I can't decide whether I prefer doing this vertically down onto the bench or horizontally, as here. I think horizontal is a bit better as I can get the work closer to my eyes and peer into the sockets.

I tried an initial fitting with some chalk on the sides in the hope that it would rub away in the tight spots, but frankly it was not much help.





Here's the fit so far. It's a bit rough where the slightly brittle walnut has crumbled away but most of that should disappear in the mitre.



Here's a clumsily posed photo of the piece in a mitre chop, with just my left hand paring away.



and some more of the same



This is how it looked fitted. Close but not good.



There's a chunk missing at the bottom where I pared too much away.

The inside is no better



What I was finding really frustrating at this point was that it was impossible to see what was stopping it closing up nicely. The gaps looked parallel so I took some wood off the ends of the pins, hoping this would let them bottom out properly.



I deepened the sockets a little too. This was the result - closer but still not right.





And it had taken ages! I didn't keep a note of the hours spent, but the pictures in this post were not even taken on the same day. I'd had enough. But I did follow through and glue this experiment together, so I can use it to try out finishes and error concealment.



So, I think I start to see why so few people bother with this joint. Maybe some day I shall try again and make a better job, but for this project I decided to switch to the slightly more normal mitred through dovetails, which I will cover in the next instalment.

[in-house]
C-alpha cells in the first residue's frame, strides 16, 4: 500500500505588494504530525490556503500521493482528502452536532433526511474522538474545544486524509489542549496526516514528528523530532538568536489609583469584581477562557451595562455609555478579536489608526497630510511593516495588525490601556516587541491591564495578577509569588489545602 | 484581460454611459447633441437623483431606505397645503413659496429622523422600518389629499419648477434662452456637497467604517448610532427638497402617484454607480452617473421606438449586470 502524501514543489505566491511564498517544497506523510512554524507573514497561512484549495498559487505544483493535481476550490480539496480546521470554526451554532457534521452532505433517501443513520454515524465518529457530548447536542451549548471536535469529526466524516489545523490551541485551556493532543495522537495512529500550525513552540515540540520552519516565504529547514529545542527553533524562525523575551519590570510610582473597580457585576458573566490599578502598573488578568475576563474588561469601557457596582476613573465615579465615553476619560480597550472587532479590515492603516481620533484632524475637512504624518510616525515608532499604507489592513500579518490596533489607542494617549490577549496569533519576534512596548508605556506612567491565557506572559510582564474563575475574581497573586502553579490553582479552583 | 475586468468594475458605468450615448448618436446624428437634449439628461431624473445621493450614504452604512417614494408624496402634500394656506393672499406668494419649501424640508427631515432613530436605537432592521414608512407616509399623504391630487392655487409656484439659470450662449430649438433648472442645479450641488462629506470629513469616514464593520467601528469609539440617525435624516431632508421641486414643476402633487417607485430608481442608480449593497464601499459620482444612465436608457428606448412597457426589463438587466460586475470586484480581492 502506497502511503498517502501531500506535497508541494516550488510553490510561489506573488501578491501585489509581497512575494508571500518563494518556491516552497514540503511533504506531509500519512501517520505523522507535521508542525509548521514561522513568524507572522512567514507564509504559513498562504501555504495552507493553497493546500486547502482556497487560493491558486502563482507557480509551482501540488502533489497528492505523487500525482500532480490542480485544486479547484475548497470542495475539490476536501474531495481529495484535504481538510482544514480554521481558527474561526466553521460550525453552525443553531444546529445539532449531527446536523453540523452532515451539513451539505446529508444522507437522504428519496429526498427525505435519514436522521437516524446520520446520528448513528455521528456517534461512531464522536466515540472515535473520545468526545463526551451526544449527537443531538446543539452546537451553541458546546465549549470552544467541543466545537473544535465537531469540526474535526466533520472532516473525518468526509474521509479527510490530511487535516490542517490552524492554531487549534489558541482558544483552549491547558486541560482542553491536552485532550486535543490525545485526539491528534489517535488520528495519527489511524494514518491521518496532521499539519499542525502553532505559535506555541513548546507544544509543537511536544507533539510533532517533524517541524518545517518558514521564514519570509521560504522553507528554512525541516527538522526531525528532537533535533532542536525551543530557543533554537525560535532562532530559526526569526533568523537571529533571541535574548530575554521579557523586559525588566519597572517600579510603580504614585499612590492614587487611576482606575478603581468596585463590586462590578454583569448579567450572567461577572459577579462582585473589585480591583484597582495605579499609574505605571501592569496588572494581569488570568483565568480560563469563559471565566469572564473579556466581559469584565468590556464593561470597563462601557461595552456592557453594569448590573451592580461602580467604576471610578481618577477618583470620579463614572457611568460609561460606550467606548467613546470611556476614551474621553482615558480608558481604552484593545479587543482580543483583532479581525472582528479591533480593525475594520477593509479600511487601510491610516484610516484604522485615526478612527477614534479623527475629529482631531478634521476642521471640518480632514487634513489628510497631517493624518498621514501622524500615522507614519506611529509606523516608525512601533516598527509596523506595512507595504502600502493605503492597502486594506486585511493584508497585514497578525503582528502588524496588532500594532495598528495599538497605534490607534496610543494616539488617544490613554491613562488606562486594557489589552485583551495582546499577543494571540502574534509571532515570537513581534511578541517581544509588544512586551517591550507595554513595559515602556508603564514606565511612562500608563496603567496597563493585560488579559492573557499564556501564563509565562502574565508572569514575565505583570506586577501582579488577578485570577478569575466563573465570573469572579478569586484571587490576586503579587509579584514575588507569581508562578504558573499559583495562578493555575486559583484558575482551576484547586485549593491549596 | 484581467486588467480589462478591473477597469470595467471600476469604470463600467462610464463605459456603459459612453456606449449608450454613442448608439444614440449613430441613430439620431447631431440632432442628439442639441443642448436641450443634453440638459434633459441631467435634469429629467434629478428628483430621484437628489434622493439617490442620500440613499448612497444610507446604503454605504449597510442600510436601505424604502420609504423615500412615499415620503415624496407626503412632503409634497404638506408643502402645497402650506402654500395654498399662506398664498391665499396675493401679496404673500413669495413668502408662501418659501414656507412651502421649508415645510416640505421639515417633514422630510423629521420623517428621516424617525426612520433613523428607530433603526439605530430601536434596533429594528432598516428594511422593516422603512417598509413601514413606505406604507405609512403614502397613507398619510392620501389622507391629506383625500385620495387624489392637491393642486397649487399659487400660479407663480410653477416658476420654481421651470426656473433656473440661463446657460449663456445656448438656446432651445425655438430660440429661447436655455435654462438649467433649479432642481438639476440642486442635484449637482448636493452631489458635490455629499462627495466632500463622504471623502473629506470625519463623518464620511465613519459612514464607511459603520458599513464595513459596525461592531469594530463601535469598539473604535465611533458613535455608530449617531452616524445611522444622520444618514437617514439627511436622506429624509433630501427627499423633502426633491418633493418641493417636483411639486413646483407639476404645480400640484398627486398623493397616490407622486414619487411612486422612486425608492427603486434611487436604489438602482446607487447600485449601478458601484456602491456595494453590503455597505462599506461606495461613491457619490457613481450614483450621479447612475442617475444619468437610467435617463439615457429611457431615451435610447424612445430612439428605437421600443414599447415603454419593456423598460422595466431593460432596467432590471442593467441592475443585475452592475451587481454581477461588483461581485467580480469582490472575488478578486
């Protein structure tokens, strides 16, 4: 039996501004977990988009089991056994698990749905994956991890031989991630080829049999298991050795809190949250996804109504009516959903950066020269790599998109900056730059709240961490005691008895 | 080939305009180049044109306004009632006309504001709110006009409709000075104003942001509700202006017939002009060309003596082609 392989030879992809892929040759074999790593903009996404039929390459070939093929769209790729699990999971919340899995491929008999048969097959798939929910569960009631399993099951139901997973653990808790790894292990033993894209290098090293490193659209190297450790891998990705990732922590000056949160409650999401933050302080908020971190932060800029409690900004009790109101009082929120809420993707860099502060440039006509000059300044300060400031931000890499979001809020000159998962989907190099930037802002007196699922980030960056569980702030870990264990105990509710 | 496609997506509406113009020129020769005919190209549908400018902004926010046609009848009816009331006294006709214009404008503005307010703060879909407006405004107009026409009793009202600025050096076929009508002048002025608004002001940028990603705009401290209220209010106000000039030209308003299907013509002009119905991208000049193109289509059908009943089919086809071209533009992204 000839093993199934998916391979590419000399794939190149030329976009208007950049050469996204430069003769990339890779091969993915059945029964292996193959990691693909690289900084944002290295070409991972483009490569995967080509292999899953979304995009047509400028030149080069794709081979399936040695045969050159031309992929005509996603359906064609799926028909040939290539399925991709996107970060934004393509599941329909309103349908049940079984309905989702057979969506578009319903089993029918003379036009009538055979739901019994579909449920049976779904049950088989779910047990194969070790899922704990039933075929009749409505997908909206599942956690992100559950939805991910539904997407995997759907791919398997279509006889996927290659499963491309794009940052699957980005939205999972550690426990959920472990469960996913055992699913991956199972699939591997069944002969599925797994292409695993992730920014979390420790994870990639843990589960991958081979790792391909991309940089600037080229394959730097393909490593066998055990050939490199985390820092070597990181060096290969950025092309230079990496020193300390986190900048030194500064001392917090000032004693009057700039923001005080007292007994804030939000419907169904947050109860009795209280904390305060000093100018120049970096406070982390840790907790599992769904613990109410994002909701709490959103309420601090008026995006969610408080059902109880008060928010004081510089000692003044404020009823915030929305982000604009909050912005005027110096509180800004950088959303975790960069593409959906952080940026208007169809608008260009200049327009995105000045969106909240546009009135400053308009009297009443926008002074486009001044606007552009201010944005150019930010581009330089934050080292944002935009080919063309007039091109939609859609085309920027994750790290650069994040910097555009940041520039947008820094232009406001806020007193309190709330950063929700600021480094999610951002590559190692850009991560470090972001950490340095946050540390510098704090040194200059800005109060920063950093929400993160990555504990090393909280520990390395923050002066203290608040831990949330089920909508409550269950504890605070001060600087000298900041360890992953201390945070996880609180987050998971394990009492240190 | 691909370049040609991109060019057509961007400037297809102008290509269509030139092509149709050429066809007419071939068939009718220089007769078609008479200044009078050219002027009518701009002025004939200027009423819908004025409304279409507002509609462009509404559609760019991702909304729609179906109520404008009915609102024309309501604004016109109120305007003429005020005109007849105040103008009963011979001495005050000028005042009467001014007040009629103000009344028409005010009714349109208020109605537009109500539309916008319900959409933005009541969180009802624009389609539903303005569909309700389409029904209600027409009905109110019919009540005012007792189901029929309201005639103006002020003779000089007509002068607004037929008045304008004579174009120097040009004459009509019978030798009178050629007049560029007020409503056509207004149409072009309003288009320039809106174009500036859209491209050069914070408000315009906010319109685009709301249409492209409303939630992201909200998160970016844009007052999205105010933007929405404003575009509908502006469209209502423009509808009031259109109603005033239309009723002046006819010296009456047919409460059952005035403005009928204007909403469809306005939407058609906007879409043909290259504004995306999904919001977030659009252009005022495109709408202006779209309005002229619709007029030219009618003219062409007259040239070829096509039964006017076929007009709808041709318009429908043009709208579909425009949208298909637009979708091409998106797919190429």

Some of the work on those will be rather similar, but I hope the result will be a bit more respectable. I haven't actually finished it yet, so I might regret saying that.

Or maybe this will serve as a corrective to the demos by people with proper skill levels. :)
 

Sheffield Tony

Ghost of the disenchanted
Joined
2 Aug 2012
Messages
2,078
Reaction score
89
Location
Bedfordshire
Somewhere on YouTube I watched a video of a Japanese woodworker making a small chest of drawers with wide mitred dovetail top corners. He made it look easy - I guess he had a lot of practice ! He used a small plane to plane the mitres.
 

AndyT

Established Member
Joined
24 Jul 2007
Messages
12,027
Reaction score
494
Location
Bristol
I think I remember the same video. The whole 2 ft wide sides fitted perfectly, first time, straight from the saw.

But you have done the secret version, haven't you? How was your experience?
 

AndyT

Established Member
Joined
24 Jul 2007
Messages
12,027
Reaction score
494
Location
Bristol
MikeG.":1tww4bo7 said:
Excellent, Andy.

Pins first?.........People have died for less!! :)
But sir, there's no choice on this one! :?
 

Sheffield Tony

Ghost of the disenchanted
Joined
2 Aug 2012
Messages
2,078
Reaction score
89
Location
Bedfordshire
AndyT":ht9x1wzt said:
I think I remember the same video. The whole 2 ft wide sides fitted perfectly, first time, straight from the saw.